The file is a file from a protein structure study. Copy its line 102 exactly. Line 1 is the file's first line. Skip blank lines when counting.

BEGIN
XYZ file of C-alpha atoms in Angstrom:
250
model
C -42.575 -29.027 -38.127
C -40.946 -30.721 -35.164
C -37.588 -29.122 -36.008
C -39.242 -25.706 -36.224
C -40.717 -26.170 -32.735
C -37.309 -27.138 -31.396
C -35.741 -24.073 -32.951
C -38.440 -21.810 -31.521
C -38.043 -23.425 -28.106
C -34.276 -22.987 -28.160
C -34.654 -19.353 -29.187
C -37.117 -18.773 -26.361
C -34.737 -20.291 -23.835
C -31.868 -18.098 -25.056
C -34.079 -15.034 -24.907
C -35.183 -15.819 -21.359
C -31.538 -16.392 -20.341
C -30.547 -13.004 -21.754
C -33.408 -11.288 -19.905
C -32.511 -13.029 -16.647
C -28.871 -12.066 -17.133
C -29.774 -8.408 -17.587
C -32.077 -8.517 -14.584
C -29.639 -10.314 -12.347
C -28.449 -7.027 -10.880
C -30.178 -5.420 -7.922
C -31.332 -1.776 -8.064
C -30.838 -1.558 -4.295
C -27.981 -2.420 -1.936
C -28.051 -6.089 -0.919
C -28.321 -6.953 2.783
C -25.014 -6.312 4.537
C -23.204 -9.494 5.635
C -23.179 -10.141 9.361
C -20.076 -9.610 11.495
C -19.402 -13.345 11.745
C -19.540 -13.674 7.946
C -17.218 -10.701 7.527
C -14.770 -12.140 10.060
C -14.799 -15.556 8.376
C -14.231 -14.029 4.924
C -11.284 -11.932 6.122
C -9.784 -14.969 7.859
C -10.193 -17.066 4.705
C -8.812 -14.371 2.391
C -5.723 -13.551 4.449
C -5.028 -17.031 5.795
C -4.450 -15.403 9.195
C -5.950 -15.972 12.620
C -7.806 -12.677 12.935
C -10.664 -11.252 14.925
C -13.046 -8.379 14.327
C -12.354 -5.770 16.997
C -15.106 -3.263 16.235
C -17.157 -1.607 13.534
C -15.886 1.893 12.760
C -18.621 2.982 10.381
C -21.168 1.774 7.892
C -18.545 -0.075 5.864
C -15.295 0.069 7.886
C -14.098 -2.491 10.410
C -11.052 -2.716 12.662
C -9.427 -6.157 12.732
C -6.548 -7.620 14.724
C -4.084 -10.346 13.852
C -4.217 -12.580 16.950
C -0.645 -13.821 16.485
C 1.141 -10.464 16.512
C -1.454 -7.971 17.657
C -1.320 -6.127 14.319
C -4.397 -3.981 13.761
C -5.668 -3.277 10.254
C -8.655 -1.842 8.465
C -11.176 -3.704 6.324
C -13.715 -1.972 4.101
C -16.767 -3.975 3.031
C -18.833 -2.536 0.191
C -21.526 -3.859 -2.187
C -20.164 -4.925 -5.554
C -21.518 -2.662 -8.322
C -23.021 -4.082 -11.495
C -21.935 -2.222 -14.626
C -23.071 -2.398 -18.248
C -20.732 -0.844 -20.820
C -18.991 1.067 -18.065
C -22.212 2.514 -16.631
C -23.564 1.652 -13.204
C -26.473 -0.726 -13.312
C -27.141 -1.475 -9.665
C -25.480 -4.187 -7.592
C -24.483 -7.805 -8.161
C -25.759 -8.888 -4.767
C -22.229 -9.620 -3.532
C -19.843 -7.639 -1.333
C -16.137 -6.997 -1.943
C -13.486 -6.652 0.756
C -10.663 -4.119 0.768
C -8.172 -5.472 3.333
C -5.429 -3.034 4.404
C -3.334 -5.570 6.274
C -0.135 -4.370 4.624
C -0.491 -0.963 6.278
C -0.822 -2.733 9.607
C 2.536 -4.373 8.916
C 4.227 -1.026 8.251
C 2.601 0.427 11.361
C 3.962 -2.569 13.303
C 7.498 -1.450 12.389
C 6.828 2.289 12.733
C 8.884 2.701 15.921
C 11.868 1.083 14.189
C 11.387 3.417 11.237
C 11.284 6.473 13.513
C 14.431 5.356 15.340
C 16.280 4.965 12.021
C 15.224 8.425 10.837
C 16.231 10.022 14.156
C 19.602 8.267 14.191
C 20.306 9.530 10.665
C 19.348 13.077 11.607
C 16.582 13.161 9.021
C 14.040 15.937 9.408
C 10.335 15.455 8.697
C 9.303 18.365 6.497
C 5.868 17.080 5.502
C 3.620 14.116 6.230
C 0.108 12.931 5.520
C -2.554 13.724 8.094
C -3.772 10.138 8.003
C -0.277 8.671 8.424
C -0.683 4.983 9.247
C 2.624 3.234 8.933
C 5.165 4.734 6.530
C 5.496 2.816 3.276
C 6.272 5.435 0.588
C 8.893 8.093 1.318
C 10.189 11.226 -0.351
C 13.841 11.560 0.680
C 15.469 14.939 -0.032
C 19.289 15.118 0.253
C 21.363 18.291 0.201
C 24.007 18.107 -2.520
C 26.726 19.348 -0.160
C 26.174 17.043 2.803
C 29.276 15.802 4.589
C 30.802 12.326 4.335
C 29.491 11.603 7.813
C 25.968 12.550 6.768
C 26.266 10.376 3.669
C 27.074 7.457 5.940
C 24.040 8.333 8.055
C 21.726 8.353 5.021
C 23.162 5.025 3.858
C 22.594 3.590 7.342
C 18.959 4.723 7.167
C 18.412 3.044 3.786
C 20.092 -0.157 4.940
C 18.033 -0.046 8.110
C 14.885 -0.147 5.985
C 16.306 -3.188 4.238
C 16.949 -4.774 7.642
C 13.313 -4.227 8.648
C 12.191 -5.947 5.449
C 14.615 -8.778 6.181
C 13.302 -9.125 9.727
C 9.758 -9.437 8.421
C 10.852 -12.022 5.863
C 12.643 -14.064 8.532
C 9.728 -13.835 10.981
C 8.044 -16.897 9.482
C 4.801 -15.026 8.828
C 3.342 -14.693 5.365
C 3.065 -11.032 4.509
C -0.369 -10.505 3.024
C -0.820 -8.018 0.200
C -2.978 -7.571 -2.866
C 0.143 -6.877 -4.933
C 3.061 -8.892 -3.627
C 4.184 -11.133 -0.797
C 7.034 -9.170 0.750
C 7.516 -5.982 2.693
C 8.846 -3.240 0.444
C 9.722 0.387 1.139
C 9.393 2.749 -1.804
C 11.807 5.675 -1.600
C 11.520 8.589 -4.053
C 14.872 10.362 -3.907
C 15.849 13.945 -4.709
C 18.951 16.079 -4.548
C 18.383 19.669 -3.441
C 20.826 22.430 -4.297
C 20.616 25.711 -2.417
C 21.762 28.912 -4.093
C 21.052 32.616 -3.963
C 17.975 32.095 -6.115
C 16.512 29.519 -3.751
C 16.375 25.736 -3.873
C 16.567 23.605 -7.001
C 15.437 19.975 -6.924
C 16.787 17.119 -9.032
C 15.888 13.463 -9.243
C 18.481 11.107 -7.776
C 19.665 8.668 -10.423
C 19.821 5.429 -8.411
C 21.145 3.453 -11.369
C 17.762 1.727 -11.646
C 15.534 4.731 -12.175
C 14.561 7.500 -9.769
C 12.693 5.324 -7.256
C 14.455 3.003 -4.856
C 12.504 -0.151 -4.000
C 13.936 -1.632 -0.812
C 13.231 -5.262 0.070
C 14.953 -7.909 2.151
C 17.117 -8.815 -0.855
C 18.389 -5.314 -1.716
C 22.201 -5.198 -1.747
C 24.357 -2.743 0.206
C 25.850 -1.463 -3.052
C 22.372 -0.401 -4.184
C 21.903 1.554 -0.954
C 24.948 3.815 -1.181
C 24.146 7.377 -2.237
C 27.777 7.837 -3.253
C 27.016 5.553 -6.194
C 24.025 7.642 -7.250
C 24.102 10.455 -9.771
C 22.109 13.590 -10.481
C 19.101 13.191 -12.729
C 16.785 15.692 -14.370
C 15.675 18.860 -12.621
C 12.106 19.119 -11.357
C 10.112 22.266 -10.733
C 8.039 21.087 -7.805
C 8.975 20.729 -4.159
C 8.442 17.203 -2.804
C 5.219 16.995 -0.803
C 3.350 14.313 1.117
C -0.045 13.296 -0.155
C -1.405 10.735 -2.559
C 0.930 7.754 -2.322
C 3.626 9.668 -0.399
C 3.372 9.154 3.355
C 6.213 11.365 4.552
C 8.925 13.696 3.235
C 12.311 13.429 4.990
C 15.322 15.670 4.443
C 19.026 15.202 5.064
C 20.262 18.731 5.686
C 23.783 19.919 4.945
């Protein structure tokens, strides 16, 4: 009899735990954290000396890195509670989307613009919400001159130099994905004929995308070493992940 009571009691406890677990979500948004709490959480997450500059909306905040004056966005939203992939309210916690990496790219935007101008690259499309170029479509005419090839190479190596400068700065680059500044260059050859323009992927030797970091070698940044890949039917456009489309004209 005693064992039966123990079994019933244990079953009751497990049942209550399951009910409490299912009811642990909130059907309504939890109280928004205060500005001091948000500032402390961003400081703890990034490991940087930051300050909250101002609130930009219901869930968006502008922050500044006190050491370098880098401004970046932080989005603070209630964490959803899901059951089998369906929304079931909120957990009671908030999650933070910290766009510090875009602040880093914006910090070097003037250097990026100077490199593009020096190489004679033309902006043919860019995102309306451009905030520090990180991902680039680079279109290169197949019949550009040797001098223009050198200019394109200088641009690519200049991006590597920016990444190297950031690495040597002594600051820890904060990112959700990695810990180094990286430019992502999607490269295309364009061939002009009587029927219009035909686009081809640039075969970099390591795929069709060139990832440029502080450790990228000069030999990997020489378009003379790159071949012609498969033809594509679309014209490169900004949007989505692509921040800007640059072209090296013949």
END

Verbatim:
C -5.429 -3.034 4.404